In the past few months we have published various articles dealing with VAT. In the next few articles we shall discuss the impact of capital gains tax (CGT) on taxpayers. This introductory article deals with the age-old debate of the capital vs revenue nature of receipts. In future articles we shall deal with the CGT legislation.
CGT is income tax payable on capital gains.
However, when we consider that only a portion of a capital gain or loss is included in a person’s taxable income, the entire dialog takes on a different complexion. The distinction between capital and revenue receipts abruptly presents itself as being as relevant as ever.
In this article we shall lay the foundation for future articles by reminding ourselves of the basic legal tests to distinguish between capital and revenue receipts.
Don’t let the facts get in the way of a good story …
As far back as 1928 the courts held in the George Forest Timber Company Case that it is dangerous in income tax cases to depart from the actual facts. The correct approach is to take the facts as they are and apply the provisions of the tax statute to such facts.
When it comes to capital vs revenue debates, rule number one is that taxpayers should ensure that they maintain accurate records of historic transactions that may in future result in capital gains or losses.
The intention test
When it comes to distinguishing between capital and revenue, the intention test is tax law’s Rock of Gibraltar and has stood the test of time.
In the Stott case handed down in 1972 the court held that the primary intention with which property is acquired is conclusive as to the nature of the receipt arising from the realisation of that property unless other factors intervene which show that it was sold in pursuance of a scheme of profit-making.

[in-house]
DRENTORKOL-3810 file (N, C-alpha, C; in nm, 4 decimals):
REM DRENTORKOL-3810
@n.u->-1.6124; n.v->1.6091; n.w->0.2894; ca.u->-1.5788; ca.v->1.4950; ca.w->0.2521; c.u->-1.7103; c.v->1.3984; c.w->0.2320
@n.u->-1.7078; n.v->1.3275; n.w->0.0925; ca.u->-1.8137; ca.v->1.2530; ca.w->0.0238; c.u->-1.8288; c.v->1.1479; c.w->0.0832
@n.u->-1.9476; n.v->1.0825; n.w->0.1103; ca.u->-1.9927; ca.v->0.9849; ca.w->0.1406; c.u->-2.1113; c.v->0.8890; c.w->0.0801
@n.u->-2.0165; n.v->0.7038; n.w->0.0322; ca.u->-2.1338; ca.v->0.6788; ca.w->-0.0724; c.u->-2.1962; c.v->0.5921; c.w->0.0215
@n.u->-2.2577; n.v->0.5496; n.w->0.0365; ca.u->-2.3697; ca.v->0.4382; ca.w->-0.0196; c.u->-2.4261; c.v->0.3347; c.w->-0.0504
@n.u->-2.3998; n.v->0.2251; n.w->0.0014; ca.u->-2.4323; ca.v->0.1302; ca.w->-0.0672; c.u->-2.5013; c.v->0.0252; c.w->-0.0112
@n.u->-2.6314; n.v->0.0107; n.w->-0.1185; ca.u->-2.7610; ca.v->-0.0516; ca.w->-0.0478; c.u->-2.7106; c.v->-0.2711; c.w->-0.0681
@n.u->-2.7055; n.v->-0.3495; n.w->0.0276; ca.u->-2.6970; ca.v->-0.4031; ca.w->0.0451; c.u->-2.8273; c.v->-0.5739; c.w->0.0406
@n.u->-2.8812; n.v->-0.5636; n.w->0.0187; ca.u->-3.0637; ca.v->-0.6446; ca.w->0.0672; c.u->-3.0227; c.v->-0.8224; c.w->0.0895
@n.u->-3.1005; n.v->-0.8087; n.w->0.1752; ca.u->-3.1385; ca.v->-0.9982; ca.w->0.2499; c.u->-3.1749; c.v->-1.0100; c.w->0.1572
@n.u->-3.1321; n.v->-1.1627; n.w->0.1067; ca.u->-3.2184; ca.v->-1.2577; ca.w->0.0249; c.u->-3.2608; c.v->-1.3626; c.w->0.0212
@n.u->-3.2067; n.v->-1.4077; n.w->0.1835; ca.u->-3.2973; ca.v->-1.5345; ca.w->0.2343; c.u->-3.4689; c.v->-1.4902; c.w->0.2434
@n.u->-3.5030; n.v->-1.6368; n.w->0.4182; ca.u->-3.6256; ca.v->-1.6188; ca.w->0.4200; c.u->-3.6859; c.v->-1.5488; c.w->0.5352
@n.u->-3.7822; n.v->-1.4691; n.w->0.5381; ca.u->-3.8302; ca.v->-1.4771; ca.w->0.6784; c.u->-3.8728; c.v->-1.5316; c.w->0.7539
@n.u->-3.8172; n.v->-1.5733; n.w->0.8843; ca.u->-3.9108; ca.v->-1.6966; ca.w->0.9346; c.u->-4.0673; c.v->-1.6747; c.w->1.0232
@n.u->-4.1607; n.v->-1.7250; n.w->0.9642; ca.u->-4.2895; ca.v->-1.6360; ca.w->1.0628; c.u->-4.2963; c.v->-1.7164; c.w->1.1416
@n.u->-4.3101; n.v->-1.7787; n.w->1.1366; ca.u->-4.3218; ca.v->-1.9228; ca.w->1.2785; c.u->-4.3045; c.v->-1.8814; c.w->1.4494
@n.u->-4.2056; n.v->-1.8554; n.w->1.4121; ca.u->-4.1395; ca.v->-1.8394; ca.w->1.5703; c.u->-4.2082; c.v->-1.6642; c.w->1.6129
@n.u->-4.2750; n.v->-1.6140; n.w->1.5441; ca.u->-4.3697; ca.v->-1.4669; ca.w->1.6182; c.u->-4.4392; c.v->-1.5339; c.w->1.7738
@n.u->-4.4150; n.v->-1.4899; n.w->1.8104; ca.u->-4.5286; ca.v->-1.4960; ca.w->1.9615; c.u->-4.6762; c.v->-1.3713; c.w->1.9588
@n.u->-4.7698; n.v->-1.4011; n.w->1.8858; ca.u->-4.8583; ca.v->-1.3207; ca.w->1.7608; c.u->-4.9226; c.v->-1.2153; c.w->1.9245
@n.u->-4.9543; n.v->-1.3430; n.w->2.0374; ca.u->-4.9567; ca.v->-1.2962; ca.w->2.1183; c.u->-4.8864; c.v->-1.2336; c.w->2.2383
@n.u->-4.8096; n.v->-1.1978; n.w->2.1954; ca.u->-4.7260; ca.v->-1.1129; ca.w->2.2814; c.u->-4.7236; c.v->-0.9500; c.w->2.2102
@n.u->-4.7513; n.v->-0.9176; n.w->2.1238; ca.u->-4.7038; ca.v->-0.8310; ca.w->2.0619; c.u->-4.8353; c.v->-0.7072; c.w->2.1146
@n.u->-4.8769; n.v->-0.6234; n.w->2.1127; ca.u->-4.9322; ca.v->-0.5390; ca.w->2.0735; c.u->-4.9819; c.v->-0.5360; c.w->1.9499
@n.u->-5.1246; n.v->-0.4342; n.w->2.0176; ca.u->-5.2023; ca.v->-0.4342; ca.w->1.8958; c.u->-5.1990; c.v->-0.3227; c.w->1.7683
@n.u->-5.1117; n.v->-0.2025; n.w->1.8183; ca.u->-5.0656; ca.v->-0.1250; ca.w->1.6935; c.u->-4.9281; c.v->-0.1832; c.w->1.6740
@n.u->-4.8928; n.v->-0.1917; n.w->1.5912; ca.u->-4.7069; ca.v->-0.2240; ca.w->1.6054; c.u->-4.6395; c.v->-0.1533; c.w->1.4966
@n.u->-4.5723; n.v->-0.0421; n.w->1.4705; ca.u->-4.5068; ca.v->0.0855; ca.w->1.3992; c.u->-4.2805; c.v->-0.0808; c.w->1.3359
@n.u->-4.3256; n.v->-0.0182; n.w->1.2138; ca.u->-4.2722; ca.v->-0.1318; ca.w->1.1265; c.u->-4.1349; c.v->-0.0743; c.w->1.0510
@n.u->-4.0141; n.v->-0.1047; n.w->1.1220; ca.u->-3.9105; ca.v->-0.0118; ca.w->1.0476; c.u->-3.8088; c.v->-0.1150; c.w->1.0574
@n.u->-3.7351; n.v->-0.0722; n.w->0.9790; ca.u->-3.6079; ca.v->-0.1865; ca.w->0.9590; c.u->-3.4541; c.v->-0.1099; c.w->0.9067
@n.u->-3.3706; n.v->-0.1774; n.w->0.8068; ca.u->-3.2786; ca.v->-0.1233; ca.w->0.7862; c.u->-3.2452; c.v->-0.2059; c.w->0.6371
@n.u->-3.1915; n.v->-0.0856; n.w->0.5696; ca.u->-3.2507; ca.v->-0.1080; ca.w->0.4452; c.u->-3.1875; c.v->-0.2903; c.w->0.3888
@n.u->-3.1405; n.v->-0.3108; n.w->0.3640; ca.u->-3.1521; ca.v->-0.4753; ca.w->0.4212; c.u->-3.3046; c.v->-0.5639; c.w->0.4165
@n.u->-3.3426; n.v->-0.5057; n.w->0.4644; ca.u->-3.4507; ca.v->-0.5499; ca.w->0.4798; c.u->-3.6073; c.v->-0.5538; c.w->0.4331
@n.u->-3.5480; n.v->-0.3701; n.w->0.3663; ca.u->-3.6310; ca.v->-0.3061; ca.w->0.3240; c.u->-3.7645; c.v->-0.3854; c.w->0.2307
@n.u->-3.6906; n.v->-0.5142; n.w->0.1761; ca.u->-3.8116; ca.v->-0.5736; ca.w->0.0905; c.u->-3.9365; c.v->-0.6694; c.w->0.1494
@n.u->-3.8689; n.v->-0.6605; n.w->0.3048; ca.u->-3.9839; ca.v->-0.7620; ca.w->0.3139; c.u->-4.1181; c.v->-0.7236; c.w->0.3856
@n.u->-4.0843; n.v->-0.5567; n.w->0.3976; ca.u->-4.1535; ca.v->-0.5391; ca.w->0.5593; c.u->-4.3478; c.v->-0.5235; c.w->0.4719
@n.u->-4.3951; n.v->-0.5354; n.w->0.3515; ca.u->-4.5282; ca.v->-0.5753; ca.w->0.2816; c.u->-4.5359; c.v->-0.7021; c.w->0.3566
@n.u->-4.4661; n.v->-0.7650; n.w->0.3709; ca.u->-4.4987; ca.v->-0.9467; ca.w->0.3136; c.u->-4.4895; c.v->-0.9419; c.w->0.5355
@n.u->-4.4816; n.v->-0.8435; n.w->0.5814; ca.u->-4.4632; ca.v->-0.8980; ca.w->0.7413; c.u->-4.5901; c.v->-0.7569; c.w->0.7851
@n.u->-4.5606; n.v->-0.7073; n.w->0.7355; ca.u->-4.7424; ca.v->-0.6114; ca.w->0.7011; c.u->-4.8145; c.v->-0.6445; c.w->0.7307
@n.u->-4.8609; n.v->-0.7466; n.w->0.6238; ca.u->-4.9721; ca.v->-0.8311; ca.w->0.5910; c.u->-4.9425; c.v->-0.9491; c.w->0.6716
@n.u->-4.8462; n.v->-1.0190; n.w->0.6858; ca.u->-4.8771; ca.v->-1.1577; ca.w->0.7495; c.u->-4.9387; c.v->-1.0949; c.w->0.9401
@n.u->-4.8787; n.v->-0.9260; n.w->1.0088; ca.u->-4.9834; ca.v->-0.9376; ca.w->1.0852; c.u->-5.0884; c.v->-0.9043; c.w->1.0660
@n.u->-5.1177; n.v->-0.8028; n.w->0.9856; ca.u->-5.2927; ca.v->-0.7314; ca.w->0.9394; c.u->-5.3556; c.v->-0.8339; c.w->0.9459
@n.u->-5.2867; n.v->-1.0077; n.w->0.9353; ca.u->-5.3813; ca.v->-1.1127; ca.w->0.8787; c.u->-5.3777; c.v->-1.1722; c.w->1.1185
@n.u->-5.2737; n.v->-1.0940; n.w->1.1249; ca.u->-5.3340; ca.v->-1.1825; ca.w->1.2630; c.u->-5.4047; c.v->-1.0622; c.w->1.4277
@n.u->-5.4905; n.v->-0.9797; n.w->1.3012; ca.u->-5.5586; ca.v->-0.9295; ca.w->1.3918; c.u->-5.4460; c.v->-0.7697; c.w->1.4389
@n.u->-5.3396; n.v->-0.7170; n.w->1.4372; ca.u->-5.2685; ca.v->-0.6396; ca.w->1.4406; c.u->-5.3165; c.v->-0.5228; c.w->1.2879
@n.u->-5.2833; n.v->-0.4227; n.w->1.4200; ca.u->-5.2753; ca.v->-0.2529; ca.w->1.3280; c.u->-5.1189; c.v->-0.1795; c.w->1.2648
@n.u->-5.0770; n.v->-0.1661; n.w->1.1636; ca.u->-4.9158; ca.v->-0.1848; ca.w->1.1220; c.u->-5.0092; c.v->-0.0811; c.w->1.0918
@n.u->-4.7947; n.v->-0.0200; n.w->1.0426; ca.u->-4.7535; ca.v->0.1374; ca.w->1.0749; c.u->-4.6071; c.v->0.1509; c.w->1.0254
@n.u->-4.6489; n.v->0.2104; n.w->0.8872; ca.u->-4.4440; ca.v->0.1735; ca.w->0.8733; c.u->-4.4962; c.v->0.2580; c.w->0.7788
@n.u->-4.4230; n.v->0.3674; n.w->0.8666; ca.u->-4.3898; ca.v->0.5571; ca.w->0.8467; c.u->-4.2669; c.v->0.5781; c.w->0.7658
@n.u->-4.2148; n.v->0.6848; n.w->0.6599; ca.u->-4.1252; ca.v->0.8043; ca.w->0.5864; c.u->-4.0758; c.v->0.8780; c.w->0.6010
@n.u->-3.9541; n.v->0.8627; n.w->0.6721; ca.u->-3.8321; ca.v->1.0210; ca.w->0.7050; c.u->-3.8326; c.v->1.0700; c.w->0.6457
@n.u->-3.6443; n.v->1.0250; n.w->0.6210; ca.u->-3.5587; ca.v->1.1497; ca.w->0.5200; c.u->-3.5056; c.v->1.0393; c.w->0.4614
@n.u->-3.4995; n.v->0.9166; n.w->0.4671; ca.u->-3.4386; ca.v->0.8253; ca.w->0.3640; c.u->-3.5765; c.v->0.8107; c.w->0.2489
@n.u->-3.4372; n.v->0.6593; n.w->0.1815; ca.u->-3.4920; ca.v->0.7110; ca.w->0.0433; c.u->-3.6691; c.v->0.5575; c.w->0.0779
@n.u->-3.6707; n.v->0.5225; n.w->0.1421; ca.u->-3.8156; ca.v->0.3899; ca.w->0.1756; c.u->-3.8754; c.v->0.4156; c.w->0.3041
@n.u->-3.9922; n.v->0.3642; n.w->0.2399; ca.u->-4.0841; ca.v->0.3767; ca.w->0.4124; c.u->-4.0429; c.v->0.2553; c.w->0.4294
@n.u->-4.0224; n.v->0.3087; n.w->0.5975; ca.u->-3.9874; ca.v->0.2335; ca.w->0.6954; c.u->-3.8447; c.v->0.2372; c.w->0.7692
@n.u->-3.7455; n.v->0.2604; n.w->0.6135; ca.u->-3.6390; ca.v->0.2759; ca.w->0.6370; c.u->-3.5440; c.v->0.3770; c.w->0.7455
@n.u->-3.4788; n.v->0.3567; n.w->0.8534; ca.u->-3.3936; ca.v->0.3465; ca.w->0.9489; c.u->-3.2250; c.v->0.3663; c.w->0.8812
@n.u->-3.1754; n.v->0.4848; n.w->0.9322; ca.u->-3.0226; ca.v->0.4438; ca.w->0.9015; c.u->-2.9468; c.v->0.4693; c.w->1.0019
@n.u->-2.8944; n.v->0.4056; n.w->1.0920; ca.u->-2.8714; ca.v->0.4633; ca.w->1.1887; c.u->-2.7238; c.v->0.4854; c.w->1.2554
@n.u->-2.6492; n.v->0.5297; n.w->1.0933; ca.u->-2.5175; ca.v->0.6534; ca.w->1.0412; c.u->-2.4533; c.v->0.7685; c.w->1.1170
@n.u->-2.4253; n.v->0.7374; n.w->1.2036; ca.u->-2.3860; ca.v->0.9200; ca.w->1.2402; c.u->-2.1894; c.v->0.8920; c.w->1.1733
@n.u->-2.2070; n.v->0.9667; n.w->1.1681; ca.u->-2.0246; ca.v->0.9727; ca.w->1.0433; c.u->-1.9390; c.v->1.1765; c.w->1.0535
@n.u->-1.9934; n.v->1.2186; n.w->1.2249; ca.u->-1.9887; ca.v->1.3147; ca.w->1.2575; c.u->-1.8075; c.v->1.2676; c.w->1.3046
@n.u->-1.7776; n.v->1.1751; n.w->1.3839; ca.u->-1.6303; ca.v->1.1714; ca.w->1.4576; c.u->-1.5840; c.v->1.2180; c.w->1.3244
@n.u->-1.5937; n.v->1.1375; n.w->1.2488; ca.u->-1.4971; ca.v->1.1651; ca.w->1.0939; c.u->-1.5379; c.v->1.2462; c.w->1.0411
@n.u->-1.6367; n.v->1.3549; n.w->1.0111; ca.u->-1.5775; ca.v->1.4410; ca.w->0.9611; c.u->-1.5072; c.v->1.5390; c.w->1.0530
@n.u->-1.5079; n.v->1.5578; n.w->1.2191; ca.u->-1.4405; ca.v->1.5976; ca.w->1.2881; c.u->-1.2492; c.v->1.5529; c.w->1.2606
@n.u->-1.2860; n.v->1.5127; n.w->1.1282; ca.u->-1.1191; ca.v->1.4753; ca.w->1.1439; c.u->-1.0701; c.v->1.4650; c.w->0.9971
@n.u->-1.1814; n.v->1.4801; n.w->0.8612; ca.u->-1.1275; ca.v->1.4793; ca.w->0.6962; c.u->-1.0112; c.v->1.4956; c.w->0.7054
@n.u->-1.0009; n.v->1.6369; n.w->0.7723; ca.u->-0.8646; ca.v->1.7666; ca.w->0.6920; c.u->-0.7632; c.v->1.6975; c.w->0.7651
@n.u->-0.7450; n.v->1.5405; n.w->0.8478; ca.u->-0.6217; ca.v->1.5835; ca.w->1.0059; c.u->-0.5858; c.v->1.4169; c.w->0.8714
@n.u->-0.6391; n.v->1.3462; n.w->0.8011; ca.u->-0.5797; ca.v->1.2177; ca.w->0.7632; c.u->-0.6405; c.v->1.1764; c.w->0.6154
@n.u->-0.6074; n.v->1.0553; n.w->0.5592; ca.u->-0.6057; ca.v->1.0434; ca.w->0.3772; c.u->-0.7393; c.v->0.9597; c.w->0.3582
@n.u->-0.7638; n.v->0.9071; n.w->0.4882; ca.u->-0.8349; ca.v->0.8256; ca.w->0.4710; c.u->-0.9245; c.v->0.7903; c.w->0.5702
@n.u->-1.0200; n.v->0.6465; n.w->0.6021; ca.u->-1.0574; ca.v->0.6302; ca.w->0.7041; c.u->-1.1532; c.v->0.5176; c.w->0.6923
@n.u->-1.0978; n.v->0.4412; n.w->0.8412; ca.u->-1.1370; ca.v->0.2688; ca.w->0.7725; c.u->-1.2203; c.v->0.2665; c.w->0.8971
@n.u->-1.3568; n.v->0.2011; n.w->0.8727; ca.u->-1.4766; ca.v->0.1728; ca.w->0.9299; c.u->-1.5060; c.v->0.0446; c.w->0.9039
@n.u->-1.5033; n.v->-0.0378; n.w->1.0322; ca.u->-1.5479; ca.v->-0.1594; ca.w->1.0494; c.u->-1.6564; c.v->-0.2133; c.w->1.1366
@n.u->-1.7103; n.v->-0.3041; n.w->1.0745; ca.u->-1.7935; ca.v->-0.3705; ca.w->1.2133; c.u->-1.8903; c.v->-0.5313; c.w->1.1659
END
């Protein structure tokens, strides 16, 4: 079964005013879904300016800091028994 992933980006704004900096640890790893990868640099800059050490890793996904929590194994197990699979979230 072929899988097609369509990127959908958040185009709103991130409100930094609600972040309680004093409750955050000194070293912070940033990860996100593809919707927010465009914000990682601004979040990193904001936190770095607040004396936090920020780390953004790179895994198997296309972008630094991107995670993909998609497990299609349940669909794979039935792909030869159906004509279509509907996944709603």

Don’t forget that the onus of proof as to the intention of a taxpayer rests with the taxpayer. So keep those records …
The “tree and fruit” test
In the Visser case handed down in 1937 the court established the tree and fruit test. The tree (capital) produces the fruit (revenue).
This is often a useful test in practice.
The “continuity in carrying on business” test
The Stott case again! The court held that as a general rule one or two isolated transactions do not constitute the carrying on of a business. This test is also referred to as the “once-and-for-all” test.
A defence by a taxpayer on this basis is however fraught with danger as a single transaction can easily constitute a profit making venture.
The “filling a hole” test
In the Burmah Steamship Co Ltd case the court held that a test sometimes applied to the nature of compensation received is to enquire whether the compensation was designed to fill a hole in the taxpayer’s profits (the receipt being revenue in nature) or whether it was intended to fill a hole in its assets (the receipt being capital in nature).
In practice this is also a useful test to defend a position.
What about a mixed grill?
While certain courts have held that an amount is either capital or revenue and that there is no basis for apportionment of a single amount between capital and revenue, other courts have held that in appropriate circumstances an apportionment can be made.
Whether it would be appropriate to apply apportionment to a single receipt would depend on the facts of the specific case.
Records, record, records …
On whom is the burden of proof?
On the taxpayer.
This article briefly touched on the legal tests to distinguish between capital and revenue receipts.
In the next article we shall deal with the framework of the CGT legislation to establish a basis for what is to follow.
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